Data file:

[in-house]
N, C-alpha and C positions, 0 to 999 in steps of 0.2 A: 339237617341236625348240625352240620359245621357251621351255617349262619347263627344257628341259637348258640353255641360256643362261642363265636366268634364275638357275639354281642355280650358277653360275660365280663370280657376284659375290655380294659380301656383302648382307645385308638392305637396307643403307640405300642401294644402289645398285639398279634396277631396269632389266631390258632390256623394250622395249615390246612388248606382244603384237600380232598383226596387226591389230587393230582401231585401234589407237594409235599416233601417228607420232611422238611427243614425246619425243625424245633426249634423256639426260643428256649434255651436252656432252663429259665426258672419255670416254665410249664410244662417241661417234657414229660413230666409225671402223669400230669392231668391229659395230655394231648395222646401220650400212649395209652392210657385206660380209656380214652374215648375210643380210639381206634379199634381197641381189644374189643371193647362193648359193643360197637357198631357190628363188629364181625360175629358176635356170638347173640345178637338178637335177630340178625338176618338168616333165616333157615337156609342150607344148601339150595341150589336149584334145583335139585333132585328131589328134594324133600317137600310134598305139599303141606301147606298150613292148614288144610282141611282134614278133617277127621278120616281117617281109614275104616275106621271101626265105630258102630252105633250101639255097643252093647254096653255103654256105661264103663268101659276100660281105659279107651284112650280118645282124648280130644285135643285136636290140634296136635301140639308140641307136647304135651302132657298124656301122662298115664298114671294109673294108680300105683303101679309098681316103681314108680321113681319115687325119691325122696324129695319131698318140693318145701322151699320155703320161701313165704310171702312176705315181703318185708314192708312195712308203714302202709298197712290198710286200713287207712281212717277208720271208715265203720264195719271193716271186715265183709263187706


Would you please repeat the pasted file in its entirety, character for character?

[in-house]
N, C-alpha and C positions, 0 to 999 in steps of 0.2 A: 339237617341236625348240625352240620359245621357251621351255617349262619347263627344257628341259637348258640353255641360256643362261642363265636366268634364275638357275639354281642355280650358277653360275660365280663370280657376284659375290655380294659380301656383302648382307645385308638392305637396307643403307640405300642401294644402289645398285639398279634396277631396269632389266631390258632390256623394250622395249615390246612388248606382244603384237600380232598383226596387226591389230587393230582401231585401234589407237594409235599416233601417228607420232611422238611427243614425246619425243625424245633426249634423256639426260643428256649434255651436252656432252663429259665426258672419255670416254665410249664410244662417241661417234657414229660413230666409225671402223669400230669392231668391229659395230655394231648395222646401220650400212649395209652392210657385206660380209656380214652374215648375210643380210639381206634379199634381197641381189644374189643371193647362193648359193643360197637357198631357190628363188629364181625360175629358176635356170638347173640345178637338178637335177630340178625338176618338168616333165616333157615337156609342150607344148601339150595341150589336149584334145583335139585333132585328131589328134594324133600317137600310134598305139599303141606301147606298150613292148614288144610282141611282134614278133617277127621278120616281117617281109614275104616275106621271101626265105630258102630252105633250101639255097643252093647254096653255103654256105661264103663268101659276100660281105659279107651284112650280118645282124648280130644285135643285136636290140634296136635301140639308140641307136647304135651302132657298124656301122662298115664298114671294109673294108680300105683303101679309098681316103681314108680321113681319115687325119691325122696324129695319131698318140693318145701322151699320155703320161701313165704310171702312176705315181703318185708314192708312195712308203714302202709298197712290198710286200713287207712281212717277208720271208715265203720264195719271193716271186715265183709263187706